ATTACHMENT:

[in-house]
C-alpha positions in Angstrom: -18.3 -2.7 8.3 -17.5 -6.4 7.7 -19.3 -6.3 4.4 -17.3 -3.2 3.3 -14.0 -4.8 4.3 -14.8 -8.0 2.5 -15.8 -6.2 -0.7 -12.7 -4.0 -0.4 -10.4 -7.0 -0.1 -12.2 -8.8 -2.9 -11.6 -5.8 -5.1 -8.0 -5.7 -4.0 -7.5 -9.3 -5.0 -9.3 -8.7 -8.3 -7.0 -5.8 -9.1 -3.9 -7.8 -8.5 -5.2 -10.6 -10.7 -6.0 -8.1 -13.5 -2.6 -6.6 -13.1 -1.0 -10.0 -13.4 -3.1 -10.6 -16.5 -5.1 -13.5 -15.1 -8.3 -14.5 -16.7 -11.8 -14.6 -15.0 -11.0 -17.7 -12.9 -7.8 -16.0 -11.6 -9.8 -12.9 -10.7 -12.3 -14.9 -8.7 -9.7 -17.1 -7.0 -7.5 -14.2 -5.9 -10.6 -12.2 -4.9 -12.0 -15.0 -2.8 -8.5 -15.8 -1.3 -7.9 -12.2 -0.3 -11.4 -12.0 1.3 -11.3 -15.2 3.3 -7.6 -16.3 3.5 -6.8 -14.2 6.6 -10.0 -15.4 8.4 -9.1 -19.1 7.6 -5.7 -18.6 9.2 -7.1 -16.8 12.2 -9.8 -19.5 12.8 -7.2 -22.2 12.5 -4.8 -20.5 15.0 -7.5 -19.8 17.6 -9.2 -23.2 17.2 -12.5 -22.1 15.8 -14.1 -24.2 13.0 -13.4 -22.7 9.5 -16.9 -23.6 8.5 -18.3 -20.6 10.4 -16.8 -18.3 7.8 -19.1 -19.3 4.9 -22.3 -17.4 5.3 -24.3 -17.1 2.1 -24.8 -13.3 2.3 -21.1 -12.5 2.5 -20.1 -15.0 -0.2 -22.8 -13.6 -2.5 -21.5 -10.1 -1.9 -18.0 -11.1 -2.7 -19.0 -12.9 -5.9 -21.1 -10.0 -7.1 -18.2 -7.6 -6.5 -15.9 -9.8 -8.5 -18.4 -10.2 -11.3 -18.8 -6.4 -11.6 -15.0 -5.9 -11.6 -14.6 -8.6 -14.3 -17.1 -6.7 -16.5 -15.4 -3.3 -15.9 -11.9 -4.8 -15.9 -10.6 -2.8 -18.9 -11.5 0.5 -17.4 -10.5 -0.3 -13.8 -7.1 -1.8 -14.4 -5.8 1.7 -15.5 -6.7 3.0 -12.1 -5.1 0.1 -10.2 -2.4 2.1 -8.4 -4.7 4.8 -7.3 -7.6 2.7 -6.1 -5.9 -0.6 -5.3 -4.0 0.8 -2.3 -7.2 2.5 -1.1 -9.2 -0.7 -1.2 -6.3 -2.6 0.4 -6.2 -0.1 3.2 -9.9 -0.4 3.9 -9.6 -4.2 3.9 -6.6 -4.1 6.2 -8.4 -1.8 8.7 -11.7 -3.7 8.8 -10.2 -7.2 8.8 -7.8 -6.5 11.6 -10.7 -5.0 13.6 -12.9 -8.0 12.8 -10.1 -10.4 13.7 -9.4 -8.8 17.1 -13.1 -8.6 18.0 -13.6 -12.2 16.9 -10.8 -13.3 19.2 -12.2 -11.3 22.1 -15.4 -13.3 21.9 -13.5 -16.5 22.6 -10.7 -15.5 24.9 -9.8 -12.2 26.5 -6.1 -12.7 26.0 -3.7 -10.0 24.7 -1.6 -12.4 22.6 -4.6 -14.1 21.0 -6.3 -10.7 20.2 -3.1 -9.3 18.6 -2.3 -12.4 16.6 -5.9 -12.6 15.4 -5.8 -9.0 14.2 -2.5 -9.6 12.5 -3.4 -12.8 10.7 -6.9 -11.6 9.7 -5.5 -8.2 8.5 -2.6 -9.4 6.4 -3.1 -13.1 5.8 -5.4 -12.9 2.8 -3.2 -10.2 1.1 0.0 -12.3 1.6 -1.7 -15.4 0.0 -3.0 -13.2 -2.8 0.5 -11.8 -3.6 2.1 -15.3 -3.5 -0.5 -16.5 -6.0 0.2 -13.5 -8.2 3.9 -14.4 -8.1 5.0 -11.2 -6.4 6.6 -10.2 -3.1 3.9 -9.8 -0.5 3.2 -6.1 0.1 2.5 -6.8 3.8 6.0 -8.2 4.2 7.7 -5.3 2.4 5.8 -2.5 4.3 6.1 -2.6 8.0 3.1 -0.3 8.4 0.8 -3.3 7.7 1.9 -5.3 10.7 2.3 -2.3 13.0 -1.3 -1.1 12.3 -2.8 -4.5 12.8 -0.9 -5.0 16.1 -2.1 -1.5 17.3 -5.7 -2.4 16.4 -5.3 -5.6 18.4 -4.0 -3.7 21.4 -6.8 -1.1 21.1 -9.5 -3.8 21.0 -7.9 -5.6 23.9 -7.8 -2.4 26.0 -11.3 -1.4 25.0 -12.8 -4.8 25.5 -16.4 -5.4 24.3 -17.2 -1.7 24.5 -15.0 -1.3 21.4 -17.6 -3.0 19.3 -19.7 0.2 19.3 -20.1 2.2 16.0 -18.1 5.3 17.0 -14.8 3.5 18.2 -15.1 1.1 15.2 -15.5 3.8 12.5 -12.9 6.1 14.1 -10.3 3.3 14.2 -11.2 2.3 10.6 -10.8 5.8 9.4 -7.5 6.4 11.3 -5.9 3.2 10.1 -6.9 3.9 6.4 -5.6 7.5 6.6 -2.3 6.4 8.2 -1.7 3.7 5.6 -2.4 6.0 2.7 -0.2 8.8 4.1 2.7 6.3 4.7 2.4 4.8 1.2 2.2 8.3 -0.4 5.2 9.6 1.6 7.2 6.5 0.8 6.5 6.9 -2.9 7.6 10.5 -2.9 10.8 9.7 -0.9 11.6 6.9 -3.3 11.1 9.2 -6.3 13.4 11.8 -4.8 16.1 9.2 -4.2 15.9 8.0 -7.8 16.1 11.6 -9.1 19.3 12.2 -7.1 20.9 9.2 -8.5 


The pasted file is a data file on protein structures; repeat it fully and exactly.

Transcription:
[in-house]
C-alpha positions in Angstrom: -18.3 -2.7 8.3 -17.5 -6.4 7.7 -19.3 -6.3 4.4 -17.3 -3.2 3.3 -14.0 -4.8 4.3 -14.8 -8.0 2.5 -15.8 -6.2 -0.7 -12.7 -4.0 -0.4 -10.4 -7.0 -0.1 -12.2 -8.8 -2.9 -11.6 -5.8 -5.1 -8.0 -5.7 -4.0 -7.5 -9.3 -5.0 -9.3 -8.7 -8.3 -7.0 -5.8 -9.1 -3.9 -7.8 -8.5 -5.2 -10.6 -10.7 -6.0 -8.1 -13.5 -2.6 -6.6 -13.1 -1.0 -10.0 -13.4 -3.1 -10.6 -16.5 -5.1 -13.5 -15.1 -8.3 -14.5 -16.7 -11.8 -14.6 -15.0 -11.0 -17.7 -12.9 -7.8 -16.0 -11.6 -9.8 -12.9 -10.7 -12.3 -14.9 -8.7 -9.7 -17.1 -7.0 -7.5 -14.2 -5.9 -10.6 -12.2 -4.9 -12.0 -15.0 -2.8 -8.5 -15.8 -1.3 -7.9 -12.2 -0.3 -11.4 -12.0 1.3 -11.3 -15.2 3.3 -7.6 -16.3 3.5 -6.8 -14.2 6.6 -10.0 -15.4 8.4 -9.1 -19.1 7.6 -5.7 -18.6 9.2 -7.1 -16.8 12.2 -9.8 -19.5 12.8 -7.2 -22.2 12.5 -4.8 -20.5 15.0 -7.5 -19.8 17.6 -9.2 -23.2 17.2 -12.5 -22.1 15.8 -14.1 -24.2 13.0 -13.4 -22.7 9.5 -16.9 -23.6 8.5 -18.3 -20.6 10.4 -16.8 -18.3 7.8 -19.1 -19.3 4.9 -22.3 -17.4 5.3 -24.3 -17.1 2.1 -24.8 -13.3 2.3 -21.1 -12.5 2.5 -20.1 -15.0 -0.2 -22.8 -13.6 -2.5 -21.5 -10.1 -1.9 -18.0 -11.1 -2.7 -19.0 -12.9 -5.9 -21.1 -10.0 -7.1 -18.2 -7.6 -6.5 -15.9 -9.8 -8.5 -18.4 -10.2 -11.3 -18.8 -6.4 -11.6 -15.0 -5.9 -11.6 -14.6 -8.6 -14.3 -17.1 -6.7 -16.5 -15.4 -3.3 -15.9 -11.9 -4.8 -15.9 -10.6 -2.8 -18.9 -11.5 0.5 -17.4 -10.5 -0.3 -13.8 -7.1 -1.8 -14.4 -5.8 1.7 -15.5 -6.7 3.0 -12.1 -5.1 0.1 -10.2 -2.4 2.1 -8.4 -4.7 4.8 -7.3 -7.6 2.7 -6.1 -5.9 -0.6 -5.3 -4.0 0.8 -2.3 -7.2 2.5 -1.1 -9.2 -0.7 -1.2 -6.3 -2.6 0.4 -6.2 -0.1 3.2 -9.9 -0.4 3.9 -9.6 -4.2 3.9 -6.6 -4.1 6.2 -8.4 -1.8 8.7 -11.7 -3.7 8.8 -10.2 -7.2 8.8 -7.8 -6.5 11.6 -10.7 -5.0 13.6 -12.9 -8.0 12.8 -10.1 -10.4 13.7 -9.4 -8.8 17.1 -13.1 -8.6 18.0 -13.6 -12.2 16.9 -10.8 -13.3 19.2 -12.2 -11.3 22.1 -15.4 -13.3 21.9 -13.5 -16.5 22.6 -10.7 -15.5 24.9 -9.8 -12.2 26.5 -6.1 -12.7 26.0 -3.7 -10.0 24.7 -1.6 -12.4 22.6 -4.6 -14.1 21.0 -6.3 -10.7 20.2 -3.1 -9.3 18.6 -2.3 -12.4 16.6 -5.9 -12.6 15.4 -5.8 -9.0 14.2 -2.5 -9.6 12.5 -3.4 -12.8 10.7 -6.9 -11.6 9.7 -5.5 -8.2 8.5 -2.6 -9.4 6.4 -3.1 -13.1 5.8 -5.4 -12.9 2.8 -3.2 -10.2 1.1 0.0 -12.3 1.6 -1.7 -15.4 0.0 -3.0 -13.2 -2.8 0.5 -11.8 -3.6 2.1 -15.3 -3.5 -0.5 -16.5 -6.0 0.2 -13.5 -8.2 3.9 -14.4 -8.1 5.0 -11.2 -6.4 6.6 -10.2 -3.1 3.9 -9.8 -0.5 3.2 -6.1 0.1 2.5 -6.8 3.8 6.0 -8.2 4.2 7.7 -5.3 2.4 5.8 -2.5 4.3 6.1 -2.6 8.0 3.1 -0.3 8.4 0.8 -3.3 7.7 1.9 -5.3 10.7 2.3 -2.3 13.0 -1.3 -1.1 12.3 -2.8 -4.5 12.8 -0.9 -5.0 16.1 -2.1 -1.5 17.3 -5.7 -2.4 16.4 -5.3 -5.6 18.4 -4.0 -3.7 21.4 -6.8 -1.1 21.1 -9.5 -3.8 21.0 -7.9 -5.6 23.9 -7.8 -2.4 26.0 -11.3 -1.4 25.0 -12.8 -4.8 25.5 -16.4 -5.4 24.3 -17.2 -1.7 24.5 -15.0 -1.3 21.4 -17.6 -3.0 19.3 -19.7 0.2 19.3 -20.1 2.2 16.0 -18.1 5.3 17.0 -14.8 3.5 18.2 -15.1 1.1 15.2 -15.5 3.8 12.5 -12.9 6.1 14.1 -10.3 3.3 14.2 -11.2 2.3 10.6 -10.8 5.8 9.4 -7.5 6.4 11.3 -5.9 3.2 10.1 -6.9 3.9 6.4 -5.6 7.5 6.6 -2.3 6.4 8.2 -1.7 3.7 5.6 -2.4 6.0 2.7 -0.2 8.8 4.1 2.7 6.3 4.7 2.4 4.8 1.2 2.2 8.3 -0.4 5.2 9.6 1.6 7.2 6.5 0.8 6.5 6.9 -2.9 7.6 10.5 -2.9 10.8 9.7 -0.9 11.6 6.9 -3.3 11.1 9.2 -6.3 13.4 11.8 -4.8 16.1 9.2 -4.2 15.9 8.0 -7.8 16.1 11.6 -9.1 19.3 12.2 -7.1 20.9 9.2 -8.5 